with great personal gallantry held his command to the fierce contest now being fought so near the works that a number of both officers and men were killed and wounded at the trenches. Mitchell's brigade, moving in column parallel with McCook's, received and returned the fire with the same impetuosity and invincible determination, but failed, from the same cause, to carry the works. The position of the troops at the juncture was one of extreme solicitude, and presented a problem of some difficulty of solution. To retire, and thus receive the full effect of the enemy's unrestrained fire, now considerably diminished in severity by the effect of our own, was sure to incur an additional loss. A renewal of the assault in the present exhausted condition of the troops was exceedingly hazardous. Under the circumstances, after a thorough examination of the ground and the enemy's works, I reported to Major-General Thomas, and recommended that the position be held and the troops intrenched where they were. This he ordered to be done, and intrenching implements were immediately furnished the troops, and both brigades threw up works a few yards from and nearly parallel to those of the enemy. This was done under fire so severe that at times it might also be termed a general engagement. Works thrown up under such circumstances were of necessity of rude character, but sufficed to protect the men until night, during which the whole command intrenched itself in excellent works. During the succeeding six days the position was held, the troops sleeping on their arms at night. Details were kept engaged in throwing up new works where-ever an advanced line could be established, until the morning of the 3rd of July, when it was discovered that the enemy had abandoned the position. The assault failed in its immediate object, but the courage and discipline exhibited by the troops in the attack, the determined manner in which they clung to the works afterward, and the noble physical endurance displayed by them during the six days and nights, have never been exceeded in modern soldiery.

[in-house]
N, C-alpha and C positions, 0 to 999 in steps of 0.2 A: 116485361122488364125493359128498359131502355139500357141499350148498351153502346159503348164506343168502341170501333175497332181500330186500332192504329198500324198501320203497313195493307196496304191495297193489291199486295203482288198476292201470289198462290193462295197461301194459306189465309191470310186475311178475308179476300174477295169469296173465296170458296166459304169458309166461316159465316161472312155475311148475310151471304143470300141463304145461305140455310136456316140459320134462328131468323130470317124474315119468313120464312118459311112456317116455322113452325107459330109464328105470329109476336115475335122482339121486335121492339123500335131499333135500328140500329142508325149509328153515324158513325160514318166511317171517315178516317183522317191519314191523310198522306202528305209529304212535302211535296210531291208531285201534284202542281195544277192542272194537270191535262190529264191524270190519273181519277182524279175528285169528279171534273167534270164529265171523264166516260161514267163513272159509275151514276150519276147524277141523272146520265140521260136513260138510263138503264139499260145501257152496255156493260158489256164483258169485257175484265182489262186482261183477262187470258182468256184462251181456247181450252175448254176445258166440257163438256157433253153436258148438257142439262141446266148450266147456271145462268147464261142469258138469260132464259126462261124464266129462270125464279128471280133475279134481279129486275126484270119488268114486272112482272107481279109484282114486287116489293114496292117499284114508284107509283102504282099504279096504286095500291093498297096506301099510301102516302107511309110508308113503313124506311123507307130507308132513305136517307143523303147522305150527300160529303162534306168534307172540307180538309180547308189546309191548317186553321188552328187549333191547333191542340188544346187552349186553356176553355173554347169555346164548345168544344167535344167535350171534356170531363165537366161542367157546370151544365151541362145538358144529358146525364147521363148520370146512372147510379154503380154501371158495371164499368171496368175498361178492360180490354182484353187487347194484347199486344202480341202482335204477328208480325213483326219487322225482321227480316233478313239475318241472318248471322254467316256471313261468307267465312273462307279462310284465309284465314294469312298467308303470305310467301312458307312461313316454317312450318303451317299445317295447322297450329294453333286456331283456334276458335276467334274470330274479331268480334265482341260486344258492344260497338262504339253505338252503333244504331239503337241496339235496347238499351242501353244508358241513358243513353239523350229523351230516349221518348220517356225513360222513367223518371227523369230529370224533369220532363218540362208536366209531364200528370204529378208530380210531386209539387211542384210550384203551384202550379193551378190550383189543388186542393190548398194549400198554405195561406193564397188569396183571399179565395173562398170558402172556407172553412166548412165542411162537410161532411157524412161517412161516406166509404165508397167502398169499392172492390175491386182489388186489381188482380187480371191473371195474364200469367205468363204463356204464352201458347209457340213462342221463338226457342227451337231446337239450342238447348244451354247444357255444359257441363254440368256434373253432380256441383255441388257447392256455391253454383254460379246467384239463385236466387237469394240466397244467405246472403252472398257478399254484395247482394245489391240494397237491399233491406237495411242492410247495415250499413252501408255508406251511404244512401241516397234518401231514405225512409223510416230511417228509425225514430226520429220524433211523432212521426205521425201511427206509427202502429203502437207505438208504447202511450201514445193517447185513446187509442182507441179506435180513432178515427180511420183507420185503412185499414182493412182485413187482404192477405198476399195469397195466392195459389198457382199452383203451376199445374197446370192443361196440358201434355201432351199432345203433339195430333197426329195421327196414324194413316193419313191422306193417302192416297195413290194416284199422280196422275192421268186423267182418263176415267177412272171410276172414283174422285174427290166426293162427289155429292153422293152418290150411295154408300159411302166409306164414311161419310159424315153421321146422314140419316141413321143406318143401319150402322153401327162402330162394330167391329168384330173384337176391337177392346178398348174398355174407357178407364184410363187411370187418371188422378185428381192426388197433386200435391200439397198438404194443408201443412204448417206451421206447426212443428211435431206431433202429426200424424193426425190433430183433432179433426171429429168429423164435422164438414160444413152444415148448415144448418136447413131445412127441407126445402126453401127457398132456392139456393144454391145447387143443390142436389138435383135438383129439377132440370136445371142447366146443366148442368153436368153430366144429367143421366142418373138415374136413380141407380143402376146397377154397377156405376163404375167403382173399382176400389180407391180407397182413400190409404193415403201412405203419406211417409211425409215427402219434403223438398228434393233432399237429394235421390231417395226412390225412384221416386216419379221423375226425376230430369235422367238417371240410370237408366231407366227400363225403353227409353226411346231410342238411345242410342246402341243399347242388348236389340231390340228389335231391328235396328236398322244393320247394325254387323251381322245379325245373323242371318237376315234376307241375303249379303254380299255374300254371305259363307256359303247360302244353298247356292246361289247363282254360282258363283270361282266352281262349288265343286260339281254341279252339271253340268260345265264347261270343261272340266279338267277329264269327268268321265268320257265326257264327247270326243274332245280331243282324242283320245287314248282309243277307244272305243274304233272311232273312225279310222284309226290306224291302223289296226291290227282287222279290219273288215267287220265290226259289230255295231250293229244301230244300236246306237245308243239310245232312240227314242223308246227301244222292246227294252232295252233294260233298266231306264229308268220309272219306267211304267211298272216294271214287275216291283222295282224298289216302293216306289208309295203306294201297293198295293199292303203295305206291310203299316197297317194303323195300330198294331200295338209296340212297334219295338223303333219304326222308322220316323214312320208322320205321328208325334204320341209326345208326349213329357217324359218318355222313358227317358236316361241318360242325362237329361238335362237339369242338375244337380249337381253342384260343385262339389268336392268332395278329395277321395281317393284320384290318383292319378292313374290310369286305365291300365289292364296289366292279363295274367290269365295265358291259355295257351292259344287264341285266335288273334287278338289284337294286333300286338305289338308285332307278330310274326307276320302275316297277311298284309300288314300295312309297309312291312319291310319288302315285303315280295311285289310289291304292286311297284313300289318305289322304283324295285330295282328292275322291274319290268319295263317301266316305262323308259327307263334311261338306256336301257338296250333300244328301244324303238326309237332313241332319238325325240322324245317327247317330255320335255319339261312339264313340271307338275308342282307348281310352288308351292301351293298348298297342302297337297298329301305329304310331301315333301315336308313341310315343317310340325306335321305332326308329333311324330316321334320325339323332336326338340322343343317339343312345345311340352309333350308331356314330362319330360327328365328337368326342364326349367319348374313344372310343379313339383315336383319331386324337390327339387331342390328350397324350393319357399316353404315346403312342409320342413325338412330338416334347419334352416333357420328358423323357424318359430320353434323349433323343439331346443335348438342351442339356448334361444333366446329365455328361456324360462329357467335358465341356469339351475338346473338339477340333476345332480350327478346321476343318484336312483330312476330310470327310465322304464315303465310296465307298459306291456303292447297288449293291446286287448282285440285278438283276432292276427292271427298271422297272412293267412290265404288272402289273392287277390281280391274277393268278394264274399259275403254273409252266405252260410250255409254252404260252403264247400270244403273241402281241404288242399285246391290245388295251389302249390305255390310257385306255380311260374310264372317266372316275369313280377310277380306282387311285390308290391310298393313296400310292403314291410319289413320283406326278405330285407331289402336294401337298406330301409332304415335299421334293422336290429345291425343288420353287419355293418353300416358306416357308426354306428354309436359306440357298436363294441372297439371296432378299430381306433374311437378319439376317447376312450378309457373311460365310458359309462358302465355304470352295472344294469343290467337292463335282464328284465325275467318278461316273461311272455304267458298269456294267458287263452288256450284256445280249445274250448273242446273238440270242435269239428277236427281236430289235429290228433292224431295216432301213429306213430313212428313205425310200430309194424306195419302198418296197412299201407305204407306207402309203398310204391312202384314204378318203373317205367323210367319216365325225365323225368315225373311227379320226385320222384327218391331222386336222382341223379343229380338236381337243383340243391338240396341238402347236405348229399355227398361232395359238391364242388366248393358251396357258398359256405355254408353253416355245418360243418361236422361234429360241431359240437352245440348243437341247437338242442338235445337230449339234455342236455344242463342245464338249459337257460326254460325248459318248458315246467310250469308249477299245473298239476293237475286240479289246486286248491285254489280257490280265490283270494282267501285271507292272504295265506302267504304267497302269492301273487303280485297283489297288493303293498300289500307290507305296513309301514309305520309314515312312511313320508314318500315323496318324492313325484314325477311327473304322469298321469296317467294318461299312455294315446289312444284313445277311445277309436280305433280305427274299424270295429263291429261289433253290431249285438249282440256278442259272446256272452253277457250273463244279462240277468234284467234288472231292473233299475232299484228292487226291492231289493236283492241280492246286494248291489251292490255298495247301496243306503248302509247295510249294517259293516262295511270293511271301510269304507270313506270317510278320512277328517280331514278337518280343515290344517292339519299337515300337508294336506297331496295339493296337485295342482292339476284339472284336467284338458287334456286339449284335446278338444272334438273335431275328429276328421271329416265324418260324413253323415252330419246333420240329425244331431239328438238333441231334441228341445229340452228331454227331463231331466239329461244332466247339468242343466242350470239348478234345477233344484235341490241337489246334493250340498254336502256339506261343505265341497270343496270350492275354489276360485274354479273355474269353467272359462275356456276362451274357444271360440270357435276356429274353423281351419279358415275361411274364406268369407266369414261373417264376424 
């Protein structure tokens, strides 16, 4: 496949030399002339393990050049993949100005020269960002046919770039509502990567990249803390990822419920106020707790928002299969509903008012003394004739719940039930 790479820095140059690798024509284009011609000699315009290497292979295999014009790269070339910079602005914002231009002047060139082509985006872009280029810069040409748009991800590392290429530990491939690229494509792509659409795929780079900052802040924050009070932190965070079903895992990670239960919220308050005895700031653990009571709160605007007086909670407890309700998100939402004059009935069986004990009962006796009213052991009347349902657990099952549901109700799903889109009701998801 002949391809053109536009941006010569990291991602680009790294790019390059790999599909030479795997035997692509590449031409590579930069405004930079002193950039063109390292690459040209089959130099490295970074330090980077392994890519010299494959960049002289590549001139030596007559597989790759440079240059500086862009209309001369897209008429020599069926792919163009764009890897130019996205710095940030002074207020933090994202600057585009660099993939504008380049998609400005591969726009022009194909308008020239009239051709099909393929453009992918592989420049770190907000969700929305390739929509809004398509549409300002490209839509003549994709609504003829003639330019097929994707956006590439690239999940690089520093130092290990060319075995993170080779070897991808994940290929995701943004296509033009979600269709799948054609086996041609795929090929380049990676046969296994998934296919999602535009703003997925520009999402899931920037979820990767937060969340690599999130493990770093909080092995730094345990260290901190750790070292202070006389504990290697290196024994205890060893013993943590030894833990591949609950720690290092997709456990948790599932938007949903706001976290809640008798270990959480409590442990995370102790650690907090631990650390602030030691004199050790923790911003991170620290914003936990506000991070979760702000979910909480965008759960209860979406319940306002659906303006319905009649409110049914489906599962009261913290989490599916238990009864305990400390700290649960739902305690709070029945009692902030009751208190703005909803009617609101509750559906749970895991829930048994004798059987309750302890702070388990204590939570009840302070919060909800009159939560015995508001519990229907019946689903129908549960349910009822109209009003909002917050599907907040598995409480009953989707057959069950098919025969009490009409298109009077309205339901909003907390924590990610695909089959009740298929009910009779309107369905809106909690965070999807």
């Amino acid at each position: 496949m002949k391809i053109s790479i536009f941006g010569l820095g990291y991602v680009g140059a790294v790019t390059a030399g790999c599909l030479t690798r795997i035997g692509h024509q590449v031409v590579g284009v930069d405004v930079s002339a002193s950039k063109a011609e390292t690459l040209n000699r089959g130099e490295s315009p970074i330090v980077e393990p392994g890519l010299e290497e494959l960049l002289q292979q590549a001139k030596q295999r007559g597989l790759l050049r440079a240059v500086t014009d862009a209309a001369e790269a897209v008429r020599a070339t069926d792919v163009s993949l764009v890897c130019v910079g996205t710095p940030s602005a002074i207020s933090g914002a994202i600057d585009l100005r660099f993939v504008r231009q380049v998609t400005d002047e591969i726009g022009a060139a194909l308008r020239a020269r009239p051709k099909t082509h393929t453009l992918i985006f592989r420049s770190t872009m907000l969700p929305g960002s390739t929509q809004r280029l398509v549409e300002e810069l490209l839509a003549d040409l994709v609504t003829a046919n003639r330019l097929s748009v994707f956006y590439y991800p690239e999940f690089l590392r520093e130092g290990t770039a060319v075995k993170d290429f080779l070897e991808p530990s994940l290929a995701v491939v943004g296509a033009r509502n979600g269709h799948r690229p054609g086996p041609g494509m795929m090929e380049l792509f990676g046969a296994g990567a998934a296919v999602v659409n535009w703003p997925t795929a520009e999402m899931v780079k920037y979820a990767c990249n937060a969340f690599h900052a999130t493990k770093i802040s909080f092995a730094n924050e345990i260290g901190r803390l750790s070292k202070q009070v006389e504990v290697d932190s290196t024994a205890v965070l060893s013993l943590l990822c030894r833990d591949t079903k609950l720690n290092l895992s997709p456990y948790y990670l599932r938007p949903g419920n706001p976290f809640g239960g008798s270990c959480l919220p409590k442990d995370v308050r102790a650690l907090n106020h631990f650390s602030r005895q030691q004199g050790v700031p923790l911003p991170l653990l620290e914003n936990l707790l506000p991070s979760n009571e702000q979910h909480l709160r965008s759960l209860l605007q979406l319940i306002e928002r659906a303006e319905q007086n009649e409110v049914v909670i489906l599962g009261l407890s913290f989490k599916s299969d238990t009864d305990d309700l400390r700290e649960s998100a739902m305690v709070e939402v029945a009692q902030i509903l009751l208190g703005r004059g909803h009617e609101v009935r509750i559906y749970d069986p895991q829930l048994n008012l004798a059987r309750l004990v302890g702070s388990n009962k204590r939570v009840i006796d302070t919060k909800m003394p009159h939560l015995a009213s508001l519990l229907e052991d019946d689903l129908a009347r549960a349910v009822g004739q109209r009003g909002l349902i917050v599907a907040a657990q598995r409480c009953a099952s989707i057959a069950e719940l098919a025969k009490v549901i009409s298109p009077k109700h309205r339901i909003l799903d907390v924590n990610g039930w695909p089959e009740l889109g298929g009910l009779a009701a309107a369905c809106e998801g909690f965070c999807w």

Colonel Daniel McCook, long the admired and gallant commander of his brigade, fell with a severe wound, of which he subsequently died at his home in Ohio. Colonel Harmon, of the One hundred and Twenty-fifth Illinois, succeeded him in command, but fell immediately afterward. He was a brave and skillful officer. The loss of these two noble leaders was at the time a great misfortune to the troops, and will ever be to the army and country a great loss. In the list of killed are the names of Lieutenant Colonel James M. Shane, Ninety-eighth Ohio Infantry; Major John Yager, One hundred and Twenty-first Ohio Infantry; Captain M. B. Clason, One hundred and Twenty-first Ohio Infantry; Captain W. W. Fellows, One hundred and Twenty-fifth Illinois Infantry, acting brigade inspector; Captain Charles H. Chatfield, Eighty-fifth Illinois Infantry; Lieutenant Patrick, One hundred and Twenty-first Ohio Infantry, and Captain Bowersock, One hundred and Thirteenth Ohio Infantry, whom I think it my duty to mention in this report. in the list of wounded are Lieutenant Colonel D. B. Warner, One hundred and Thirteenth Ohio Infantry; Captain Henry O. Mansfield, Fifty-second Ohio Infantry; Captain Durant, One hundred and Thirteenth Ohio Infantry; Adjt. C. N. Andrus, Eighty-fifth Illinois Volunteer Infantry; Lieutenant Samuel T. Rogers, Eighty-sixth Illinois Infantry; Captain Vanantwerp, Eighty-sixth Illinois Infantry; Captain Howden, Seventy-eighth Illinois Infantry; Lieutenants Lippincott, Bentley, Baxter, Watson, and Dungan, of the One hundred and Thirteenth Ohio Infantry; and Lieutenants Thoms and Lindsey, of the Ninety-